The Miracle House

Despite a sleepless night, Wainwright House provides creative energy for the day.

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Posted in , Feb 27, 2015

Wainwright House in Rye, NY.

On Wednesday morning, the Guideposts editorial staff headed up to Rye, NY, for an overnight workshop at Wainwright House.

You may have heard some of the editors talk about Wainwright House before–the beautiful mansion on the Long Island Sound is a spiritual and learning center. It’s been the site of Guideposts workshops and retreats going back to the 1960’s.

We gathered in the house’s library for an all-day brainstorming session, followed by dinner and a few rounds of the board game Apples to Apples.

I was completely exhausted by the time I made it upstairs to the room I was sharing with my fellow editors Sonya Maizell and Allison Churchill. I closed my eyes, eager to get some zzz’s before another hard day’s work.

Only, I couldn’t fall asleep! I tossed and turned, tried counting sheep. I went over the workshop schedule in my head. I listened closely to this weird flushing sound coming from the bathroom, timing how long it took for the noise to stop and start up again (36 seconds, in case you were wondering!). But sleep never came.

I checked my phone. 1.11 a.m. Sonya and Allison were fast asleep. Maybe changing locations would help? I grabbed my pillow and tiptoed downstairs to the second floor of the house. I plopped down on the couch in the common area, praying for one measly hour of sleep.

Nothing happened. I checked my phone again, hoping I’d made it to 5 a.m. by some miracle. Nope. 2:19 a.m. I crept back upstairs, defeated. Why was I the only soul awake in all of Wainwright House? How was I gonna explain my dark circles and lack of enthusiasm in just a few hours? There was no way I could get through another full day.

I was not in a good mood when I made it downstairs for breakfast at 8:30 a.m. All in all, I’d gotten maybe an hour of sleep.

But something funny happened at breakfast. Instead of collapsing into my plate of eggs, I found myself entertaining the other editors with tales of my sleep-deprived night. In the library, as we critiqued stories, I was more engaged than I’d been the day before. I felt refreshed, energized even. What was going on?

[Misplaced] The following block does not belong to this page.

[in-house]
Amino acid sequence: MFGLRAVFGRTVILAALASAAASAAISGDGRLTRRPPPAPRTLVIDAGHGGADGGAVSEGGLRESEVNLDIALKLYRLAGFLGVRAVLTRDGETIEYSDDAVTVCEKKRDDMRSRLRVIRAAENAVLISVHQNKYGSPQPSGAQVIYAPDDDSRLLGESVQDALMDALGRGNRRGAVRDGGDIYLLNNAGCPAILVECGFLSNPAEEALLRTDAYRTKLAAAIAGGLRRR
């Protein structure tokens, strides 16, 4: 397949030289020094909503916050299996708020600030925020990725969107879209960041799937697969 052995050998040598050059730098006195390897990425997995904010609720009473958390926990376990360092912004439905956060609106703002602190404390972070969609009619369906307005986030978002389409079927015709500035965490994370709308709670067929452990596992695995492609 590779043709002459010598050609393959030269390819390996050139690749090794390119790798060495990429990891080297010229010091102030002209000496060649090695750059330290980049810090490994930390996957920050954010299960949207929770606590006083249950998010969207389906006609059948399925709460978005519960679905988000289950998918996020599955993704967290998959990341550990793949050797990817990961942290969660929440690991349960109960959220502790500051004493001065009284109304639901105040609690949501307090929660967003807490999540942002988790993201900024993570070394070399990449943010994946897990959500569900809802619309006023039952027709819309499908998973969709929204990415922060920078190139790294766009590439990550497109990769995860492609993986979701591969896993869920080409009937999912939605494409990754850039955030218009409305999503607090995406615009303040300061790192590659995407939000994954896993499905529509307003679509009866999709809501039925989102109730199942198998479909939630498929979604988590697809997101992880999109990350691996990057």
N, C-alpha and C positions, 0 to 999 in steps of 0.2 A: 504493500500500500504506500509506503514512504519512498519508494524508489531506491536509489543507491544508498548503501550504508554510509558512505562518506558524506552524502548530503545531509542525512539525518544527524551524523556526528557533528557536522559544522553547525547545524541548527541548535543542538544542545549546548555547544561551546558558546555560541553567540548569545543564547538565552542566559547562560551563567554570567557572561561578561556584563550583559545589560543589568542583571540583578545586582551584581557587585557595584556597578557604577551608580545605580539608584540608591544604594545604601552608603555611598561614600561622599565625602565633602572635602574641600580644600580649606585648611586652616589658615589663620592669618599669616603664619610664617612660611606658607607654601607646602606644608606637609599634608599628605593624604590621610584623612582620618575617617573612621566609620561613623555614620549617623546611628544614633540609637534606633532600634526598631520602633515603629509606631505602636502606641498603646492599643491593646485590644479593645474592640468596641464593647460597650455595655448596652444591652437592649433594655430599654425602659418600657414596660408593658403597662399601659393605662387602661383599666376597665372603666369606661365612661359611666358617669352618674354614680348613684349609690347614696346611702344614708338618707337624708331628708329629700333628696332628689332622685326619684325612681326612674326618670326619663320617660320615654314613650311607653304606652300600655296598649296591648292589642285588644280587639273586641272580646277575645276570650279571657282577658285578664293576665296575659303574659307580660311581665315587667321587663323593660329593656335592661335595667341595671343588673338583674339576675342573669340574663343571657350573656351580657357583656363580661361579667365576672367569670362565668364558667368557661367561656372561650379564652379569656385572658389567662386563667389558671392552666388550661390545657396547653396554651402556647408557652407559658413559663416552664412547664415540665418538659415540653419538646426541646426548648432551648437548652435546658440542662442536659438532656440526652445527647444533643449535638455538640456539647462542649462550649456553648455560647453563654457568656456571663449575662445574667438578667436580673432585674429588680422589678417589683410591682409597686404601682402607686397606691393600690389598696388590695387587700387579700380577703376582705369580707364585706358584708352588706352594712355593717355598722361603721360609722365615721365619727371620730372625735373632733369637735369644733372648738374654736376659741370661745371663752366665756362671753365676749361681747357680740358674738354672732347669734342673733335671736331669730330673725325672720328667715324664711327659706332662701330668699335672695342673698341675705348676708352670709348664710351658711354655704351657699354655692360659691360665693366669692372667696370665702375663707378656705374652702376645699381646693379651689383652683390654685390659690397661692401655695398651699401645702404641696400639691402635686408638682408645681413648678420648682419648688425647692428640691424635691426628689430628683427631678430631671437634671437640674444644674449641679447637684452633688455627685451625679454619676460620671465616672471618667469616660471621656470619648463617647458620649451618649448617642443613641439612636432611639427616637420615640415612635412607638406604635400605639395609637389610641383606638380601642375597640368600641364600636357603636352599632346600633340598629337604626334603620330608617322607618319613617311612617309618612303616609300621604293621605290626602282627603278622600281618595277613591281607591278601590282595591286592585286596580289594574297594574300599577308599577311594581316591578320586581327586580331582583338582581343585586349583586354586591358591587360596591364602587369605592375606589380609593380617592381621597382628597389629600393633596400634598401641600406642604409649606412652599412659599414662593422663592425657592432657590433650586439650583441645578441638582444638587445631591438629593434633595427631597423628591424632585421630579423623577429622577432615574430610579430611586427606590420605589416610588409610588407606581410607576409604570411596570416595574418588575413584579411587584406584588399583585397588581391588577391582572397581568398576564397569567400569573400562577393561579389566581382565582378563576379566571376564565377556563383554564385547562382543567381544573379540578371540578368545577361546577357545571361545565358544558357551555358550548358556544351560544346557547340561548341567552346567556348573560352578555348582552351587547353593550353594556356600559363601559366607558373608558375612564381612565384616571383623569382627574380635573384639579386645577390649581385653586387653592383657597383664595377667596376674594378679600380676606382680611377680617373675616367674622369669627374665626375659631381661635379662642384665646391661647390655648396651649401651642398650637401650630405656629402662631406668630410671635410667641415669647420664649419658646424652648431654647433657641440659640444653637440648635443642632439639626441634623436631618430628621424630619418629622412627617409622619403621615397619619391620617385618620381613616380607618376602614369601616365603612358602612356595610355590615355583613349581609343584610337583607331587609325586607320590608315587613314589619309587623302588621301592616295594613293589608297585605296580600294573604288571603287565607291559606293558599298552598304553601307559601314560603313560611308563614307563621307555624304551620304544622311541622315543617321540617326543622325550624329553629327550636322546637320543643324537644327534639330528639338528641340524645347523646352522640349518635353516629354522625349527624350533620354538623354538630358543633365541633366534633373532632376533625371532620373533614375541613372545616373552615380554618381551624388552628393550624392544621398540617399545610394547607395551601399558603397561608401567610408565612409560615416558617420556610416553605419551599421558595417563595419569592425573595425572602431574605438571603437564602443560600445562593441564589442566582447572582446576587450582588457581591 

Around noon, the team gathered for lunch and senior editor Jim Hinch led us in prayer.

“Thank you, Lord, for this house,” he said, “that has nurtured our magazine in creative ways for so many years.”

Editor-in-chief Edward Grinnan agreed, calling Wainwright a “miracle house.”

There was something different about this house. Even though I’d spent a sleepless night there, I felt incredibly rested somehow. Awakened in spirit, more connected to my colleagues and excited about the work I was doing. Filled with positive energy.

And I wasn’t alone. When I made it home from the workshop, I did a little research into Wainwright House. The house was completed in 1931 and belonged to Colonel J. Mayhew Wainwright.

According to the Wainwright House website, the Colonel’s daughter, Fonrose, actually became acquainted with Guideposts founder Dr. Norman Vincent Peale “through a series of apparent coincidences” in the 1940’s:

“It is said that Peale walked through the door of Wainwright House, stopped suddenly and remarked with awe that even though it was empty and unused, the house was filled with love.”

What about you? Have you ever felt miraculously connected to a house? Share your story below!

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